Trump returns to full in-tray after 17-day 'working vacation'

The President will soon announce his Afghan strategy 

Alexandra Wilts
Washington DC
Monday 21 August 2017 16:41 BST
The US President arrived at Andrews Air Force Base, Maryland with first lady Melania Trump and son Barron Trump yesterday
The US President arrived at Andrews Air Force Base, Maryland with first lady Melania Trump and son Barron Trump yesterday (AP)

Donald Trump has returned to Washington to a full in-tray of agenda items as his White House continues to deal with the fallout from recent controversies.

During his first chaotic seven months in office, Mr Trump’s administration has repeatedly been embroiled in issues related to staff shakeups, investigations into Trump campaign advisors’ alleged ties to Russia, and the President’s own off-the-cuff remarks and tweets – all of which have appeared to distract from his policy agenda.

“Heading back to Washington after working hard and watching some of the worst and most dishonest Fake News reporting I have ever seen!” the President tweeted on Sunday night after a 17-day “working vacation”, which he mostly spent at his golf club in New Jersey.

The President on Monday will address the American public about the “path forward for America’s engagement in Afghanistan”. After months of reported disagreements between his advisors on the issue, Mr Trump is expected to raise troop levels, carrying on the nearly 16-year-old conflict in the country.

“The president has made a decision,” US Defence Secretary James Mattis told reporters. “As he said, he wants to be the one to announce it to the American people.” During his presidential campaign, Mr Trump repeatedly questioned the purpose of the US’s involvement in Afghanistan.

In the speech from Fort Myer, in Arlington, Virginia, Mr Trump is also expected to discuss the America’s approach to South Asia, particularly Pakistan, which Washington has accused of encouraging extremists.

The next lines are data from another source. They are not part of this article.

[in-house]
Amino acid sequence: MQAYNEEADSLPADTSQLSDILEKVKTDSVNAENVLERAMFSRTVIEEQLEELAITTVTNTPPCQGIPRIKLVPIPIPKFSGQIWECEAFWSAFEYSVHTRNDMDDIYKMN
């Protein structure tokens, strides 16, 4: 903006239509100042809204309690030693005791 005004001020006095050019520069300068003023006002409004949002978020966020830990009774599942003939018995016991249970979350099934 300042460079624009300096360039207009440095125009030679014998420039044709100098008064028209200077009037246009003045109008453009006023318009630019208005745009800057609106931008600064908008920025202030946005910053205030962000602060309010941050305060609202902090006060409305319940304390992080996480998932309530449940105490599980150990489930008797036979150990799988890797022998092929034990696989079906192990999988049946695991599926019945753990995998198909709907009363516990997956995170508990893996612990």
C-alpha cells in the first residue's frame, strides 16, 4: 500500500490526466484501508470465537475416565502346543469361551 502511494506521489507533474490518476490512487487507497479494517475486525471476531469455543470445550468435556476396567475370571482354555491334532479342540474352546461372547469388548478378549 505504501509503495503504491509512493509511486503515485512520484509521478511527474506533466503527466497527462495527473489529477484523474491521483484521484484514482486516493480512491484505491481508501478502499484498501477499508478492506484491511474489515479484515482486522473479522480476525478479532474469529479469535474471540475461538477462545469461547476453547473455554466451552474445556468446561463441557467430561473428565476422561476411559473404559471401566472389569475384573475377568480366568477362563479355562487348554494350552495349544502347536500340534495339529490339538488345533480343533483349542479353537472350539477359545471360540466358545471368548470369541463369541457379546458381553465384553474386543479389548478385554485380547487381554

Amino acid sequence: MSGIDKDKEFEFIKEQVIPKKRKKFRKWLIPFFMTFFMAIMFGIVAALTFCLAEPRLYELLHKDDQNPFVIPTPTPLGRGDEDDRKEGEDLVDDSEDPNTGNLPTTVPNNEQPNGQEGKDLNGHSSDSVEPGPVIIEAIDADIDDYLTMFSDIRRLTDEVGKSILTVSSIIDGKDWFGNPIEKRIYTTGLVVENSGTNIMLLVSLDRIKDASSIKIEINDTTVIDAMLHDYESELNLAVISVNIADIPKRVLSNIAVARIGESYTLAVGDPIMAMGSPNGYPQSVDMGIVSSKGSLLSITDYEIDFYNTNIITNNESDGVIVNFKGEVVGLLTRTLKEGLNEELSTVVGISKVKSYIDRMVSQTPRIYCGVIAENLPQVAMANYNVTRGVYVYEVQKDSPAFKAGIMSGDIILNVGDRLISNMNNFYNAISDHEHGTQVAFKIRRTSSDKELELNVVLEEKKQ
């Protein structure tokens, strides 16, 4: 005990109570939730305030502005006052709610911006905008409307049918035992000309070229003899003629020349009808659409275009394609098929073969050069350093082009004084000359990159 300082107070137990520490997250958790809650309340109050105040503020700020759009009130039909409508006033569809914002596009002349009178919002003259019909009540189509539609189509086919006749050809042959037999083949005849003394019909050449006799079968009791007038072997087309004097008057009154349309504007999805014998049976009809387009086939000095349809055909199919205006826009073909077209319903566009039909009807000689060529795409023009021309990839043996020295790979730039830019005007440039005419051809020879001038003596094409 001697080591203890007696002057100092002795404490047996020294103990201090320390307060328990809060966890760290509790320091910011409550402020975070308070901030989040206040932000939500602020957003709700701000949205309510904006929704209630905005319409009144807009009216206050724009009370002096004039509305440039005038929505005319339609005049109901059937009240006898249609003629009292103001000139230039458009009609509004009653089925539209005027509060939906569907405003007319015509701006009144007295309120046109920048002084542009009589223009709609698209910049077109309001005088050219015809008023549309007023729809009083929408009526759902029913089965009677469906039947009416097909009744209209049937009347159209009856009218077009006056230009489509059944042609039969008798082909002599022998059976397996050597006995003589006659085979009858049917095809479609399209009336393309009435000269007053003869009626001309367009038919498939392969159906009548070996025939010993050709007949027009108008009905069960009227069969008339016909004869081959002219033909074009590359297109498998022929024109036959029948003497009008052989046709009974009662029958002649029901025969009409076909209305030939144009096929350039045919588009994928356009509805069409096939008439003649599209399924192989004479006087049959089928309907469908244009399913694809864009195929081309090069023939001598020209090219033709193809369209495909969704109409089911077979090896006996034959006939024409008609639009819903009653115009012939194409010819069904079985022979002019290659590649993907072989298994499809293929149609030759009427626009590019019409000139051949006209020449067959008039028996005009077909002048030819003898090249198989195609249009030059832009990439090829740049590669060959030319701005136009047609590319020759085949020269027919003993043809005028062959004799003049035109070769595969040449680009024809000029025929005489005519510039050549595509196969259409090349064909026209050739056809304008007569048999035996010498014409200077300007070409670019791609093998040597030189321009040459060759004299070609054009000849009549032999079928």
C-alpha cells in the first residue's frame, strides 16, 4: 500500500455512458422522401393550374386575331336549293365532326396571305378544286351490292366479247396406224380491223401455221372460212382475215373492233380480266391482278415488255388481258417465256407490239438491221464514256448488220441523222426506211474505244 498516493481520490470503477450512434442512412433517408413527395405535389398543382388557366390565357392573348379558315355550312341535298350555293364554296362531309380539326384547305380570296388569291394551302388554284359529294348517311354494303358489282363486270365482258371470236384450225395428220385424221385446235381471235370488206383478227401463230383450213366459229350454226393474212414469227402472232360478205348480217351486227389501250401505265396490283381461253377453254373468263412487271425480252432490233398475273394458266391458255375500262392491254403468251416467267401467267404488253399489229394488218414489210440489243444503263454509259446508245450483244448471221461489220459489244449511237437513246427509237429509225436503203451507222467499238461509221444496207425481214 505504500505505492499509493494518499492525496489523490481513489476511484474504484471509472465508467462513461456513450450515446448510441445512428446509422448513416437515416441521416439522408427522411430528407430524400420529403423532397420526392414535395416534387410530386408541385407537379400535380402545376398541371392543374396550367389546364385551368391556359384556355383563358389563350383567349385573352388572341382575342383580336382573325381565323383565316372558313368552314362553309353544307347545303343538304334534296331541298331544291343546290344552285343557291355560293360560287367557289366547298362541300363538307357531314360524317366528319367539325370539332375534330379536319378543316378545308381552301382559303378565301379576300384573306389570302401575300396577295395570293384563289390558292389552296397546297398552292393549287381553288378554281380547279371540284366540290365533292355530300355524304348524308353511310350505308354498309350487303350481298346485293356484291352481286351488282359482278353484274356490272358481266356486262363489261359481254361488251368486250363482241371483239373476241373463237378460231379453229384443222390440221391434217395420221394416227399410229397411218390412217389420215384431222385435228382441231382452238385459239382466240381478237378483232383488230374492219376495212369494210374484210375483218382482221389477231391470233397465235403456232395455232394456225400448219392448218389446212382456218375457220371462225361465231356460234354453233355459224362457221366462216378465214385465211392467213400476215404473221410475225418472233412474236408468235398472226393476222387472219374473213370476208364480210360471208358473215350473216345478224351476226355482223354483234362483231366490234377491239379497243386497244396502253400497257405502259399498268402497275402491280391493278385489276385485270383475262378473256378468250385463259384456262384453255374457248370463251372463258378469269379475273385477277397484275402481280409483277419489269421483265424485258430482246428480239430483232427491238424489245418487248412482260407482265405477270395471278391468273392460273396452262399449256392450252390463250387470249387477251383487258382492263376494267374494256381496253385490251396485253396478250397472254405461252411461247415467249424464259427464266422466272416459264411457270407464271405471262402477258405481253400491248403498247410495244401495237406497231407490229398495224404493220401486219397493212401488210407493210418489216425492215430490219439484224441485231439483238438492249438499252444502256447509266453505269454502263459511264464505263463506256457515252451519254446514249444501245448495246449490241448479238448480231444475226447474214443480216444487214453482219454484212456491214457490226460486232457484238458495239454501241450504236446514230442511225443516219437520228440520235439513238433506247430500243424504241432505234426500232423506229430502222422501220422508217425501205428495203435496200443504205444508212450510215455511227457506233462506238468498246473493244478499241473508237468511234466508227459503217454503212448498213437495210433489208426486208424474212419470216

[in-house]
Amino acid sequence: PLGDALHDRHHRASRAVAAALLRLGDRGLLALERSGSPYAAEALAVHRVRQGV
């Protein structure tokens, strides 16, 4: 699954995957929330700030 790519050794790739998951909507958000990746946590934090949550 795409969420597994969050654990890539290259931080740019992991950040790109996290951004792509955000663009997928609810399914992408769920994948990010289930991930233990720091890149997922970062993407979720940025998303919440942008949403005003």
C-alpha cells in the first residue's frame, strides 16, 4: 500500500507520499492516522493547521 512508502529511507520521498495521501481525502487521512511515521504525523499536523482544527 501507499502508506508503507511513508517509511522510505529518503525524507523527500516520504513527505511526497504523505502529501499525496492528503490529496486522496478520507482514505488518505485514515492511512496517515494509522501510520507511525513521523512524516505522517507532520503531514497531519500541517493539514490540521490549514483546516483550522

Mr Trump’s address comes amid fallout from his comments last week suggesting that white supremacists, neo-Nazis and other hate groups did not deserve 100 per cent of the responsibility for deadly violence that engulfed Charlottesville, Virginia earlier this month.

Critics said that Steve Bannon, Mr Trump's former chief strategist, had had an influence on the President's remarks equating white supremacists and neo-Nazis with the left-wing demonstrators who opposed them at the rally.

Mr Bannon, reportedly already planning to resign, was dismissed from the White House on Friday.

But there remains the question of whether the Mr Bannon’s departure will alienate the Mr Trump’s base of supporters. The 63-year-old was said to embody the the populist movement at the centre of the President’s agenda and is credited as being one of the key players that helped Mr Trump win the 2016 election.

Along with dealing with national security matters upon his arrival back in Washington, the President is also expected to prepare for legislators’ return to Capitol Hill in September.

Mr Trump has yet to secure a legislative victory and spent some of his “working vacation” blasting Senate Majority Mitch McConnell for failing to win enough support from Republicans for a healthcare overhaul in July.

One of Mr Trump’s key campaign promises was to repeal and replace the Affordable Care Act, otherwise known as Obamacare, a pillar of his predecessor Barack Obama’s legacy.

Congress this autumn is largely expected to focus on tax reform and passing a new government funding bill by 30 September to prevent a government shutdown on 1 October.

In the budget bill, Mr Trump is hoping to win funding for the construction of a wall at the US’s southern border as well as money for infrastructure to build roads, bridges, railways, waterways, tunnels and highways.

“We will end up getting healthcare,” Mr Trump said last week at a news conference that derailed after he said there was “blame on both sides” for the violent rally in Charlottesville.

“But we’ll get the infrastructure. And actually, infrastructure is something that I think we’ll have bipartisan support on. I actually think Democrats will go along with the infrastructure.”

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